Our final excursion, with the other 5/6 classes, was heaps good! The kids had a great time at Inflatable World, and at the fortress playground in Port Noarlunga afterward. Here are some photos of their antics at Inflatable World, including their attempts to knock Em Carter, our education student volunteer this year, off her position as jousting champion...but she remains undefeated! (Though I'm sure I could have beaten her if not for my sore ankle...that's my story and I'm sticking to it, anyway.)
The final presentations of the year were by book club groups. Some, like these two groups that combined because they read the same novel, created presentations about what they had read (using whatever format they wished). Others, like the group in the post below, were assigned longer novels that they didn't finish reading. So, they summarized what they had read so far, and then presented on one of the novels that I read aloud earlier in the year. The group below (with some other classmates they enlisted to join the cast) were tasked with presenting the science fantasy classic "A Wrinkle in Time"...I was surprised to learn, after I'd finished reading it to the class, that a major motion picture has just been produced of this story, which I've always thought of as unfilmable. Apparently I was wrong...and those kids did wonders with green screen technology to depict that interplanetary adventure! And this video is a terrific take on historical fiction (despite the intrusion of Michael Jackson's "Beat It" during concert rehearsals). And yet another group produced a film, a stop-motion claymation depiction of "The Little Prince", that I will upload if I receive a copy! Happy viewing. :)
With just one more week left in the year, I am pleased to report that everyone has now been chosen by their peers as "star citizen" of the week, and showered with compliments. A couple of adults even found our way into the hot seat, and one student was unanimously selected to be honoured a second time!
The kids (and the adults!) learned a lot about the history of SA on our excursion to Adelaide Gaol. Below are some photos of the day, and of some of the students' journaling pages...since then, they have also written some terrific poetry about the gaol, which will be included in their anthologies, soon to be sent home. Many thanks to Cheryl, Kelly, and Suzi for coming along.
Please enjoy the dress rehearsal of our Gruffalo play, as well as the "making of" documentary that shows our creative process. There is also a rehearsal video of the Thriller dance, and some photos of the eerily familiar looking zombies who performed it at our assembly.
What a perfect day we had for Sports Day last term! Here are some photos of our sports clinics (badminton and hockey), and some of the other activities (Earth Ball and the Firemen's Mat). I was far too busy trying to get the class through our Athletics events on time to take any photos during the track and field portion (many thanks to Alison for her help!). There are also a few photos of my son Charlie, whose placement in Jackson inspired my own decision to go red this year...and we were both very excited to win in our first ever Australian Sports Day, so I couldn't resist having him hoist the trophy after school. :)
On September 7, we joined 8 other classes from the greater Adelaide area at Belair National Park to celebrate Outdoor Classroom Day with members of Nature Play SA. Despite a little rain in the morning, we had a terrific time learning and exploring in the park. We played a couple team-building games when we arrived: Finding Nemo (new to me) and Canadian Rock Paper Scissors (not new to me, though I've always just thought of it as "Camp Rock Paper Scissors"!). Then the kids built some small cubbies as prototypes, before building large ones big enough to crawl into (when they weren't clamouring for the attention of the Channel 9 videographer). One of the cubbies even seemed to be attracting the attention of a koala, who came shimmying down its tree partway toward it. After lunch, our class did some geocaching, though a couple injuries led to some time being spent in "sick bay" with staff from St John's Ambulance...and then some lonesome whittlin'. Still, we all made it back to school in one piece, and then had a bit more play outside with brand new hats, thanks to the fine folks at Nature Play SA (who also sponsored the excursion). And many thanks to our parent volunteers for joining us!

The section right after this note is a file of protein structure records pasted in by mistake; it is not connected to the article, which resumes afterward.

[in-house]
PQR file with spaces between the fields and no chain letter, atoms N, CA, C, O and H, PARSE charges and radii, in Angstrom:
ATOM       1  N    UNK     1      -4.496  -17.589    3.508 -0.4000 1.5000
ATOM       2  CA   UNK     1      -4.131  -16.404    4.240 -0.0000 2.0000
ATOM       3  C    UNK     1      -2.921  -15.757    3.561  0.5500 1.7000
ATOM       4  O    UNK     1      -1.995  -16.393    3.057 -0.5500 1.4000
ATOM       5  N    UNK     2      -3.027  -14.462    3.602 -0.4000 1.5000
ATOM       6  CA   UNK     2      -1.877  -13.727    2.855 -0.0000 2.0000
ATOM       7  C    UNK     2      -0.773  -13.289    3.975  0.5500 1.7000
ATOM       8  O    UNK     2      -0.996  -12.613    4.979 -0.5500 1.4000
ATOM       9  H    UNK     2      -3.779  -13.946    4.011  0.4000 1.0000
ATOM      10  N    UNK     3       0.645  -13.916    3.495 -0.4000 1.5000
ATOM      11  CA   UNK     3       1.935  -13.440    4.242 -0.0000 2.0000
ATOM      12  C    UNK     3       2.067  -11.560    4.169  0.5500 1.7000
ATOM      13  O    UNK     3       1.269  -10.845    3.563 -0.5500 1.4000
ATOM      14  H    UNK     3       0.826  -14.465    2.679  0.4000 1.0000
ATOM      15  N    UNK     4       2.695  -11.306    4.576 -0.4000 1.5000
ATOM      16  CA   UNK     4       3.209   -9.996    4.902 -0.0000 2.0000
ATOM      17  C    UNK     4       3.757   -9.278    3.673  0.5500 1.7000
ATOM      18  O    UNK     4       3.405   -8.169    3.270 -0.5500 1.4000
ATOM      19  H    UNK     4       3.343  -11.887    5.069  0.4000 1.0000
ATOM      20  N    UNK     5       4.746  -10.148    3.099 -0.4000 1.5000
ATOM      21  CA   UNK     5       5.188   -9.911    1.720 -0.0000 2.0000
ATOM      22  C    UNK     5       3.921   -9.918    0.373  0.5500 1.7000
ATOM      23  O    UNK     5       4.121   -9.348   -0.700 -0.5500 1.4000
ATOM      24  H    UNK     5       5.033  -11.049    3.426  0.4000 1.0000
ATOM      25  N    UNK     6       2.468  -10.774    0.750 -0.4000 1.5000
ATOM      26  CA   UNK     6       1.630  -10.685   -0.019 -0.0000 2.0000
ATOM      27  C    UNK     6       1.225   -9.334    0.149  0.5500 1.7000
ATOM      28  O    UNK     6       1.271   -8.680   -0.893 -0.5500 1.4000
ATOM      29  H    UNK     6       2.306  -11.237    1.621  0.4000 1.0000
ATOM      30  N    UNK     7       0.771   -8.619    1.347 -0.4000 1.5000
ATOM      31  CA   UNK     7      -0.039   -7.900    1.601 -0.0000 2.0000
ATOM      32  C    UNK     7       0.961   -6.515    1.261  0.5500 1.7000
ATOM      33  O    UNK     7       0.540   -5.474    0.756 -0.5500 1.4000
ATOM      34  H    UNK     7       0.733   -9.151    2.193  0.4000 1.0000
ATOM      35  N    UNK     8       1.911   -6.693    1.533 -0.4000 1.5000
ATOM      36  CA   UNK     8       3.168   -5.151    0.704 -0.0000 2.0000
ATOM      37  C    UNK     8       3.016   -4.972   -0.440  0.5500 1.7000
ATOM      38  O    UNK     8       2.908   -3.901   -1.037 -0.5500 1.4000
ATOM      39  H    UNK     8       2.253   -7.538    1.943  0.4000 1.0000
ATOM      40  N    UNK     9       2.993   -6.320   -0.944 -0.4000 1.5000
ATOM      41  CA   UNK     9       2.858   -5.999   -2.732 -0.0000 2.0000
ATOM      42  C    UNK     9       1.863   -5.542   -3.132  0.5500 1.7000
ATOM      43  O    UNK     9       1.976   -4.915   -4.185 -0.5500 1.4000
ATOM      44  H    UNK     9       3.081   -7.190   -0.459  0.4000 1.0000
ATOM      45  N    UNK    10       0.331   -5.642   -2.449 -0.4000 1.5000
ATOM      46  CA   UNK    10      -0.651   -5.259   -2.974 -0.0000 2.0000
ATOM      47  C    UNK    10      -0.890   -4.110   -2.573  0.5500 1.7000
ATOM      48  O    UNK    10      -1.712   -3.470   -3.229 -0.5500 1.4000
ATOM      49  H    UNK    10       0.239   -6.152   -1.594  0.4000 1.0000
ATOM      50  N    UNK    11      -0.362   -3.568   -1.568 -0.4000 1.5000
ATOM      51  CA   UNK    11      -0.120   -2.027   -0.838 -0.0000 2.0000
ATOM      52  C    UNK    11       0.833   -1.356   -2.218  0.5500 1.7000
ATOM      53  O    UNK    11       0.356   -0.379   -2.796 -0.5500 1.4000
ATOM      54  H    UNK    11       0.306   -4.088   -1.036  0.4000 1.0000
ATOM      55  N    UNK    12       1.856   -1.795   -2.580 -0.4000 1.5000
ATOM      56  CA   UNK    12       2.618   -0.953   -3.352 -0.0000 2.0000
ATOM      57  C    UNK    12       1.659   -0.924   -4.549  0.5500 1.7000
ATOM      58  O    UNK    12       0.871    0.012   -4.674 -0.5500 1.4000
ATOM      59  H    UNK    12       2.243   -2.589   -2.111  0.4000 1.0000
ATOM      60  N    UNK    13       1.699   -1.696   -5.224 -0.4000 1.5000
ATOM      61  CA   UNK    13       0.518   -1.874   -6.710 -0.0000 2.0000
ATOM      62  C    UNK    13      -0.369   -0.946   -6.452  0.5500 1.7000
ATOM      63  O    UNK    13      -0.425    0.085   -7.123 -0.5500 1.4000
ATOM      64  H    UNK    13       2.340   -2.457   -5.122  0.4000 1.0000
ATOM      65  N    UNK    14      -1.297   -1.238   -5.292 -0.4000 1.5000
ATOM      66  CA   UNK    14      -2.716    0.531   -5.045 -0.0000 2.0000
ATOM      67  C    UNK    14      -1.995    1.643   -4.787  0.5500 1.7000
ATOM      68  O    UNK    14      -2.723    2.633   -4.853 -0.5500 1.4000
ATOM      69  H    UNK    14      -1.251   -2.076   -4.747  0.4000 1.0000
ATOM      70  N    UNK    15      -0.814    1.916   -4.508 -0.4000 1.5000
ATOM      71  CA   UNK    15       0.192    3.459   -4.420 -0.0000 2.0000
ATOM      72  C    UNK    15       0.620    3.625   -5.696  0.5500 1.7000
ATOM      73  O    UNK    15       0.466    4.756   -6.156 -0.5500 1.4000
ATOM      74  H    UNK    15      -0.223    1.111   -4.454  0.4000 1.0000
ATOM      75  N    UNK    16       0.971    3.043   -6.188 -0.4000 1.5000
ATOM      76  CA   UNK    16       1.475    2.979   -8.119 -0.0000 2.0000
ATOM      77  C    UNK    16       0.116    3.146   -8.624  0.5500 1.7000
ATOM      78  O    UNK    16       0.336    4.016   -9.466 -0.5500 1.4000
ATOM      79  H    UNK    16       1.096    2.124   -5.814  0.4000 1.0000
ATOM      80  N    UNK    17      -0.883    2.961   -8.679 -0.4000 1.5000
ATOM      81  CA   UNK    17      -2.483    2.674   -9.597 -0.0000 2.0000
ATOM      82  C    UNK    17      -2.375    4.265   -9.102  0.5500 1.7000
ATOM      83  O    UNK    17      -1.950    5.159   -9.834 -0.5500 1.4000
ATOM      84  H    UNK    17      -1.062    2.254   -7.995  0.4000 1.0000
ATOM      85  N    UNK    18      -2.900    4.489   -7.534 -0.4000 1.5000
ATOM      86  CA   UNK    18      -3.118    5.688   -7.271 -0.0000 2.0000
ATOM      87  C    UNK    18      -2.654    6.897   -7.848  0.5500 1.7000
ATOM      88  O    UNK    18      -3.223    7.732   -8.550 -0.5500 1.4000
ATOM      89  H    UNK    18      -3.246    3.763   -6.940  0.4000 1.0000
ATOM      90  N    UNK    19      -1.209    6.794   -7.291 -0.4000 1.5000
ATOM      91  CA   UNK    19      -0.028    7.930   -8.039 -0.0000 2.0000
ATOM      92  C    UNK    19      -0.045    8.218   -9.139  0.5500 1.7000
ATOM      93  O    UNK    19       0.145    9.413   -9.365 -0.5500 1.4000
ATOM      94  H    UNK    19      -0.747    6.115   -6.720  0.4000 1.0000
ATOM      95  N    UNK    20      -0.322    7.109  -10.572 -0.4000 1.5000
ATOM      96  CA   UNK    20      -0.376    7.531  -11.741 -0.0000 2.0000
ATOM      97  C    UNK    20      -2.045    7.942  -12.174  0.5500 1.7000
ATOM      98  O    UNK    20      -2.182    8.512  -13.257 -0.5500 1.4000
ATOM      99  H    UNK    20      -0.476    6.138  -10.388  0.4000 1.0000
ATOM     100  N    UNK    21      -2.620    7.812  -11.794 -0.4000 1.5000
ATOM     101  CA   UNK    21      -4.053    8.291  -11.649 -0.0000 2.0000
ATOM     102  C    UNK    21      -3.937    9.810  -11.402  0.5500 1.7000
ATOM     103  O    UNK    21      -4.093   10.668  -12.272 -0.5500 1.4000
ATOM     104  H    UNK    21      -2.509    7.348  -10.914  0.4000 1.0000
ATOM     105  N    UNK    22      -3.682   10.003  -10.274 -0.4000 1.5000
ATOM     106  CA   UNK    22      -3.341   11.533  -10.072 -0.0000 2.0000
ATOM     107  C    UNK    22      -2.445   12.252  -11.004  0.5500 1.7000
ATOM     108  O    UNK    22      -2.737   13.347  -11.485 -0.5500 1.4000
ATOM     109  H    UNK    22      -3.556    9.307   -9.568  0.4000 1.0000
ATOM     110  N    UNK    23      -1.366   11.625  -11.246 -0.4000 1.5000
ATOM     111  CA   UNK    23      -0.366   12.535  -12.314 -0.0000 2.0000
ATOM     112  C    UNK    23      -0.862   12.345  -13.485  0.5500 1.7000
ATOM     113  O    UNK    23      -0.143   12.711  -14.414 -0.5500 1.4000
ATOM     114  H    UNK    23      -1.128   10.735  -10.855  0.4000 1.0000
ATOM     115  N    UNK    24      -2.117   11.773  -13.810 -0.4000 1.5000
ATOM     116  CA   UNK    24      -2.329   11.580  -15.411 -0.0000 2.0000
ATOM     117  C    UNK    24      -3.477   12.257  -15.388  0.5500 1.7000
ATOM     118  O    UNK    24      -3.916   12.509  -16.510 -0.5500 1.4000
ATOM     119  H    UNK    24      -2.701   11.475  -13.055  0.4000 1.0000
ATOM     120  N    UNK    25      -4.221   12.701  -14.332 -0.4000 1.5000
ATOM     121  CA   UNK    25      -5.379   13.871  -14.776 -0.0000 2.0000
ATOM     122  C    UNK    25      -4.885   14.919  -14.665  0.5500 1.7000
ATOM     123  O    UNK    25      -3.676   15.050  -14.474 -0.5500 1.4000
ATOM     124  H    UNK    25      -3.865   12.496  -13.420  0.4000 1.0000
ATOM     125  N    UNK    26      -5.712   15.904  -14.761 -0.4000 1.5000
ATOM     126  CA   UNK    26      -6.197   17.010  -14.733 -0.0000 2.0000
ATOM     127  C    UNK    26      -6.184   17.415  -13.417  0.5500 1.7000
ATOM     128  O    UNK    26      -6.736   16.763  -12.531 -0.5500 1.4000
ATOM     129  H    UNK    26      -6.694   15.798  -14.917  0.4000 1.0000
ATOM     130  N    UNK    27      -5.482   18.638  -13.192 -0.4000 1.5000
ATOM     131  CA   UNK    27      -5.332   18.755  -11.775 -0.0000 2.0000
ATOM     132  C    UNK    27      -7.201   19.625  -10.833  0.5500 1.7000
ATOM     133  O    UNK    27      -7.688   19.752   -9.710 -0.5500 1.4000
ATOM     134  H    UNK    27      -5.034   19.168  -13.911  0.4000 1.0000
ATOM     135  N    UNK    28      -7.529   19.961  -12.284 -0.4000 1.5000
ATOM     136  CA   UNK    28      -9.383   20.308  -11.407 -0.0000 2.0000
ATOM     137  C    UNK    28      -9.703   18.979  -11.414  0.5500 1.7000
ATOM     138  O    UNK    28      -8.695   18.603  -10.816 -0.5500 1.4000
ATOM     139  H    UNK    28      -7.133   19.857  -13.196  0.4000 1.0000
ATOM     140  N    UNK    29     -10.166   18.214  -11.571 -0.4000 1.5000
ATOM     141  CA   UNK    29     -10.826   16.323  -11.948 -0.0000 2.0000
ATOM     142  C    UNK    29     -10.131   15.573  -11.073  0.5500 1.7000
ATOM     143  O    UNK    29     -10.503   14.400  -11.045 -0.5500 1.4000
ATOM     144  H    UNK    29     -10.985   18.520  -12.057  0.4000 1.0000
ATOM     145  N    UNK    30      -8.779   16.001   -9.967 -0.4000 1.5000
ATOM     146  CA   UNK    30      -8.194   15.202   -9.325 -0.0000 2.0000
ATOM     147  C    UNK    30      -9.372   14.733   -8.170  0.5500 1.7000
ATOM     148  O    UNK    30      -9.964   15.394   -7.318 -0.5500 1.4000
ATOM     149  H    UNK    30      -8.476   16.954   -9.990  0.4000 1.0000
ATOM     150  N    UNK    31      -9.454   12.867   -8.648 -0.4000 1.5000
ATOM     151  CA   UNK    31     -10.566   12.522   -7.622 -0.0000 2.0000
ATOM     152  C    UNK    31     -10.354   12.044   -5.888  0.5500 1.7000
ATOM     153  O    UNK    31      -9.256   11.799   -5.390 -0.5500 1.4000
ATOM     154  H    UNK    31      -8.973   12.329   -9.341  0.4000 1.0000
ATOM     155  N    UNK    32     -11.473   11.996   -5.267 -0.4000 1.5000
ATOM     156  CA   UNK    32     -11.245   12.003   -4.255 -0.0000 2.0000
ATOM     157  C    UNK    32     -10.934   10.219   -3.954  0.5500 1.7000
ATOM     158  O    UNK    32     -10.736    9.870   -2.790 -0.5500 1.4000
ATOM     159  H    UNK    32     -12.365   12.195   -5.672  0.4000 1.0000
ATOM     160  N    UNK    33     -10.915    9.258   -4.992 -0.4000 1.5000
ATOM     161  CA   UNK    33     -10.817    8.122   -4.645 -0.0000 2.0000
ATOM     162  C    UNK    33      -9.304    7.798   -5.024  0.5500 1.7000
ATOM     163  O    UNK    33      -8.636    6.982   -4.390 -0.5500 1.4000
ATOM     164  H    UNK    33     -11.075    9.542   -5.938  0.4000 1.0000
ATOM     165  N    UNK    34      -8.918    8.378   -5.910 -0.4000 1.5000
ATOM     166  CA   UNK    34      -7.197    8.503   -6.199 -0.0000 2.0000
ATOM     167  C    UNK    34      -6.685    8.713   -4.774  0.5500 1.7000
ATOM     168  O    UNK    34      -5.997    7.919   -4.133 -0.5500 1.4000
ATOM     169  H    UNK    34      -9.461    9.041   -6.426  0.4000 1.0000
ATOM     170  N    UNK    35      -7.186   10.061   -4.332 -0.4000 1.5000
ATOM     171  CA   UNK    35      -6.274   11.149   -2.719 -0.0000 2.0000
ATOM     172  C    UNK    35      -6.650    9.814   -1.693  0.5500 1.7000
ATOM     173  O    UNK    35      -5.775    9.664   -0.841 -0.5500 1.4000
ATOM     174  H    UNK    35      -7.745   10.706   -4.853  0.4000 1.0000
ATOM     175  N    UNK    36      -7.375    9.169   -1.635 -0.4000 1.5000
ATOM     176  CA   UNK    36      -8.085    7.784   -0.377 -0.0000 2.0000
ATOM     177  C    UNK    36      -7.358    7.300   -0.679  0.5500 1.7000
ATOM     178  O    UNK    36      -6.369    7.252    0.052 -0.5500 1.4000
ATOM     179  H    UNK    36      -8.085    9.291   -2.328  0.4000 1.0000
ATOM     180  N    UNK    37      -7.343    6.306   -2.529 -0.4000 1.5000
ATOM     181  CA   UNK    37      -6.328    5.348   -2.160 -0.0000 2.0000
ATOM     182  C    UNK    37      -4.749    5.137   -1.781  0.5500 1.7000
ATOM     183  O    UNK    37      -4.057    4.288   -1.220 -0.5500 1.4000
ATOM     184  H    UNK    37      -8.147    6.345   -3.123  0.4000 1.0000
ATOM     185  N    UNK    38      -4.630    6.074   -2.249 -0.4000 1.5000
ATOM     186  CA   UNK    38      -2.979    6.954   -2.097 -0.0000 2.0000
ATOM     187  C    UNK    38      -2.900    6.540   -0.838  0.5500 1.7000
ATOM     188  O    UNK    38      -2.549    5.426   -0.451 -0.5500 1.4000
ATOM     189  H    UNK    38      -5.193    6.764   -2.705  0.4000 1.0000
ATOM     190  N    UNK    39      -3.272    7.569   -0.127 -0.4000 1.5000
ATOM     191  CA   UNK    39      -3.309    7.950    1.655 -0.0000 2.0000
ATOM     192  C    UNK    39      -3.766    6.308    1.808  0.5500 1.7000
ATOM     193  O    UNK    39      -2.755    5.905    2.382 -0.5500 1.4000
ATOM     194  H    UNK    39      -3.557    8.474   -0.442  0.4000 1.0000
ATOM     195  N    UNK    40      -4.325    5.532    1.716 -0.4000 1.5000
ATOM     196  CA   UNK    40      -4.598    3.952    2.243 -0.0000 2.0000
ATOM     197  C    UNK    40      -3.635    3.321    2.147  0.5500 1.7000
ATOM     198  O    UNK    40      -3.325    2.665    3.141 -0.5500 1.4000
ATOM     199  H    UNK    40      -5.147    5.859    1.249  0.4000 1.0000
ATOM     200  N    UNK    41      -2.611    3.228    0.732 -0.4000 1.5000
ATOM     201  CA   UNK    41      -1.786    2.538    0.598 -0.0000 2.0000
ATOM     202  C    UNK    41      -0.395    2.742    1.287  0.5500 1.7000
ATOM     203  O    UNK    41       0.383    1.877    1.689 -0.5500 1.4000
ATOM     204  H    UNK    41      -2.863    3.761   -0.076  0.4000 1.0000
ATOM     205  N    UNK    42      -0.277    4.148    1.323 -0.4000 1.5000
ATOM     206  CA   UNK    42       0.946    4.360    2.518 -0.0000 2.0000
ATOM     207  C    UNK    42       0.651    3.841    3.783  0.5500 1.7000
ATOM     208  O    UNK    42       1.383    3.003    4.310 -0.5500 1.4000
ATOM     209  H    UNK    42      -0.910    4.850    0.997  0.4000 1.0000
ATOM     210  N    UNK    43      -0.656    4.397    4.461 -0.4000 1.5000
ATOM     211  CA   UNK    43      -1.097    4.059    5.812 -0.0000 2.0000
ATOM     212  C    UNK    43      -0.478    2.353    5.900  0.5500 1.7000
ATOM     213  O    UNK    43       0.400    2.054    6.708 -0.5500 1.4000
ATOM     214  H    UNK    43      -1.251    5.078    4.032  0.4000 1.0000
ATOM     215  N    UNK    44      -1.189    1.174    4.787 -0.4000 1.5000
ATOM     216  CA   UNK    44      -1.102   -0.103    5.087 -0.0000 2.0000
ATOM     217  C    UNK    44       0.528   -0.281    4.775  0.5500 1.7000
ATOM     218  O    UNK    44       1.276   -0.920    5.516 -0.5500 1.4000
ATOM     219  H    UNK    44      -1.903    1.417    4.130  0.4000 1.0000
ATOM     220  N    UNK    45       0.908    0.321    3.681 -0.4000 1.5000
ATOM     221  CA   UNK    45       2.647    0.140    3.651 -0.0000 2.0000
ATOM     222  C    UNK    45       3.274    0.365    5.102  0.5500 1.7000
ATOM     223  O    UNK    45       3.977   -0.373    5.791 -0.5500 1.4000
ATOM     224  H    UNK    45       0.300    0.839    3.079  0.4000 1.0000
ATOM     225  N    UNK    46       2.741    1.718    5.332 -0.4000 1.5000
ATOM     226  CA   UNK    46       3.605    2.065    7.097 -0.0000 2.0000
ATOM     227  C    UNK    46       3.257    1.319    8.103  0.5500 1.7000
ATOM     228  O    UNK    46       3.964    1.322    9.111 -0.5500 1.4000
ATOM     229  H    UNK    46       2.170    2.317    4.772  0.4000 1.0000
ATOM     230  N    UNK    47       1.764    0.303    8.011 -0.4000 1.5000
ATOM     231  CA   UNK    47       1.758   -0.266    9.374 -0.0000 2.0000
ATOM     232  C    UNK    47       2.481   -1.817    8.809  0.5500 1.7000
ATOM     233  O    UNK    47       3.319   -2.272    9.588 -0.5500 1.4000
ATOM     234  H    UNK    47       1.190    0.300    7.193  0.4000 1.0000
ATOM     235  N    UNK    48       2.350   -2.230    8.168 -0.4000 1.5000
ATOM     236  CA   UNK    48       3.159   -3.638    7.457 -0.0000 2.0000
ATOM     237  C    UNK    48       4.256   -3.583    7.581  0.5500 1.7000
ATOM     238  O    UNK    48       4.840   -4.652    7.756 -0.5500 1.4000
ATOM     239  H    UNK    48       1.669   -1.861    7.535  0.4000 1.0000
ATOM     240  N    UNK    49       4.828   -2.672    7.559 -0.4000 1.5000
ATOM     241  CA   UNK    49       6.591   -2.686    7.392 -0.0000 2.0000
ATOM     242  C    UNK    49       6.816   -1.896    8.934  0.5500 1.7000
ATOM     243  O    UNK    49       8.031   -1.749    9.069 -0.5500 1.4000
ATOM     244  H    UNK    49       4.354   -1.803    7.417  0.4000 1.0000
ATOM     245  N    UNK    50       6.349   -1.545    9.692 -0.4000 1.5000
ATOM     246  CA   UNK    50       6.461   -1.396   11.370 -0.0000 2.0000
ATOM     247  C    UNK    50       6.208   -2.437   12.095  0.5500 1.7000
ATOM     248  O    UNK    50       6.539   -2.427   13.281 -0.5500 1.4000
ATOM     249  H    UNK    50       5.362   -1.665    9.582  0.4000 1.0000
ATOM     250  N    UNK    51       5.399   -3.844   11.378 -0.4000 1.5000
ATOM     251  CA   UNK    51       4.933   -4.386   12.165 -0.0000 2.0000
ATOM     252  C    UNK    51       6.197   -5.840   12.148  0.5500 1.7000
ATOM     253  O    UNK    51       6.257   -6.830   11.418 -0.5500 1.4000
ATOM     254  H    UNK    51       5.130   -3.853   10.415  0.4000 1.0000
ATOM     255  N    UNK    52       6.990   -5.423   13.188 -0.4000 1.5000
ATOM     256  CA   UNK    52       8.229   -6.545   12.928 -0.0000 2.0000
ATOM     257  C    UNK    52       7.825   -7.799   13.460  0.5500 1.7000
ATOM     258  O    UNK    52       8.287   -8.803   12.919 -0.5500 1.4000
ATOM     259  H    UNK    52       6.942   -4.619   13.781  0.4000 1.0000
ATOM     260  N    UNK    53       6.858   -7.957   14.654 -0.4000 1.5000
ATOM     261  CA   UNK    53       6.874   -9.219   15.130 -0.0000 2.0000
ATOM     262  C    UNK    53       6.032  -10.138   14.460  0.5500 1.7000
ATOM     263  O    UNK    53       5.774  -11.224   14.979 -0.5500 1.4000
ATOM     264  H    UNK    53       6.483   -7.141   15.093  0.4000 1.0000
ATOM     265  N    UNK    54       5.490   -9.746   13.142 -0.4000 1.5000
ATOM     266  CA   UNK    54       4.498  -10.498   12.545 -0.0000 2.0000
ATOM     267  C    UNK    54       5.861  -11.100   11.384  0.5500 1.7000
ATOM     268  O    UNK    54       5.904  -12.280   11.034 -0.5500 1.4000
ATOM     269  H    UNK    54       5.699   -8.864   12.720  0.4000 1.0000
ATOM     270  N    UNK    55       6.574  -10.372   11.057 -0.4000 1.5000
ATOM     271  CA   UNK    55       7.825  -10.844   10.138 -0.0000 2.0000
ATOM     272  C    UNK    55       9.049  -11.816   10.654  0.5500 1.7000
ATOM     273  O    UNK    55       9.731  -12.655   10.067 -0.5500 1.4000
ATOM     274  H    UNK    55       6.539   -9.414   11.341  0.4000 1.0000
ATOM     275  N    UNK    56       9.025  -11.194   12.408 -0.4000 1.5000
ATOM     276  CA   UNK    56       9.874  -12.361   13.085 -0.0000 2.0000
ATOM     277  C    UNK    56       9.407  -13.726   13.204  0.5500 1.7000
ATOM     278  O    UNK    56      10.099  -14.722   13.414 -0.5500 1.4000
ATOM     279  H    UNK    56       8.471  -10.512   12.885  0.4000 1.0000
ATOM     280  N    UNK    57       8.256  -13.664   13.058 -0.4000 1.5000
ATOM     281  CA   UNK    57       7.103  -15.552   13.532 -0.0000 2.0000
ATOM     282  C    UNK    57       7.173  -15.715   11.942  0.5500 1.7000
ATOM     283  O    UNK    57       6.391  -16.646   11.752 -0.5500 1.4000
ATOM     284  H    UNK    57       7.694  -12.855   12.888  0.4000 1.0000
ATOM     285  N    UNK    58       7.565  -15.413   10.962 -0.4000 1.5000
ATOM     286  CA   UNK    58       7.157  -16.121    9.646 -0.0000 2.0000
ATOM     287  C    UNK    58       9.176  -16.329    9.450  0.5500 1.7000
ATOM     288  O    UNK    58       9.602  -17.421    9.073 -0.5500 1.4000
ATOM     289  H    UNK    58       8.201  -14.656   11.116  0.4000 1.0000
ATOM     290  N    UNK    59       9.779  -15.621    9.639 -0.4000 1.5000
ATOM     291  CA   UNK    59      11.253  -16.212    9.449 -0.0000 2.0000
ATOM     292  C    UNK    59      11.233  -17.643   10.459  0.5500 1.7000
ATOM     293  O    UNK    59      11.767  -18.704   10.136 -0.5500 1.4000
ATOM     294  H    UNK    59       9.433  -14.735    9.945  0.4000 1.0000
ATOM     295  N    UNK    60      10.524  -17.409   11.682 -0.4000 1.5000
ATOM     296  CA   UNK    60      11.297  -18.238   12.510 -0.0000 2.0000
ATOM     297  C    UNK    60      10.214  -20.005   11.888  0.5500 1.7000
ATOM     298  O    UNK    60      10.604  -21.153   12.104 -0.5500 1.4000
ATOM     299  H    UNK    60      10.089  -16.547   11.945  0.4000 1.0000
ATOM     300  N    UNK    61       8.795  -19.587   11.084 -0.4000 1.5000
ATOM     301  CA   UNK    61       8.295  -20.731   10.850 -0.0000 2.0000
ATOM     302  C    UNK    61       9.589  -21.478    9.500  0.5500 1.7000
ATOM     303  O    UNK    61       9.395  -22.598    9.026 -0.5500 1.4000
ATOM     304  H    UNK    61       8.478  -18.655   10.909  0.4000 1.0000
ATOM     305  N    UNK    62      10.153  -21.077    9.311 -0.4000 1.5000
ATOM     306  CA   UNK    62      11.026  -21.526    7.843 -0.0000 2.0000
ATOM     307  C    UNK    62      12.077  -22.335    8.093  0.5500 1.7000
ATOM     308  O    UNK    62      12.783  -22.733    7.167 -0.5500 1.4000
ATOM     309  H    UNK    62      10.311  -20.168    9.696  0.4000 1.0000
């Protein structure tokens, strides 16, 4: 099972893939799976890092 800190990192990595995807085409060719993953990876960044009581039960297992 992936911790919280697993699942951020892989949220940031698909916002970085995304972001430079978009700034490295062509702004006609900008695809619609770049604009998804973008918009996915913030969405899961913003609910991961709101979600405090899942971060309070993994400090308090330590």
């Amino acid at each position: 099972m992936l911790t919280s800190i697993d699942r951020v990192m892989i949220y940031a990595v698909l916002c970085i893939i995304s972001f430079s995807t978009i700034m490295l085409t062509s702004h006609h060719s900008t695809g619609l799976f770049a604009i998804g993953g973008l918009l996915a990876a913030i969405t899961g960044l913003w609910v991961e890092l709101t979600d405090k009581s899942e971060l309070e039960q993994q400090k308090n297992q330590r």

The Year 5/6 students each spent a day in the Unley High School maker space to contribute to the UHS Middle School Biennale Project, "Transient." The children used cardboard, hot glue, masking tape, and wooden skewers to create houses that represented a sense of belonging--while at the same time evoking a sense of displacement and migration, as the fragile structures are wedged in among each other like elements of a shanty-town, created from the very boxes that are made to transport things from place to place. The kids were inspired by the work already on display, created by Unley Art students in Years 8 and 9. Their designs that day exceeded my expectations, and we're greatly hoping that you'll venture to Unley for the opening night of the exhibition: Wednesday, August 30, at 6pm (in the South Gallery of the high school). Thanks, as always, to our volunteers for coming with!
Some highlights from our time at camp, including photos and video clips of: canoeing, low ropes, bouldering, archery, bridge-building, the talent show, raft-making in the pool, the giant swing, and the flying fox (the longest zipline in South Australia)...we had a fantastic time in Mylor!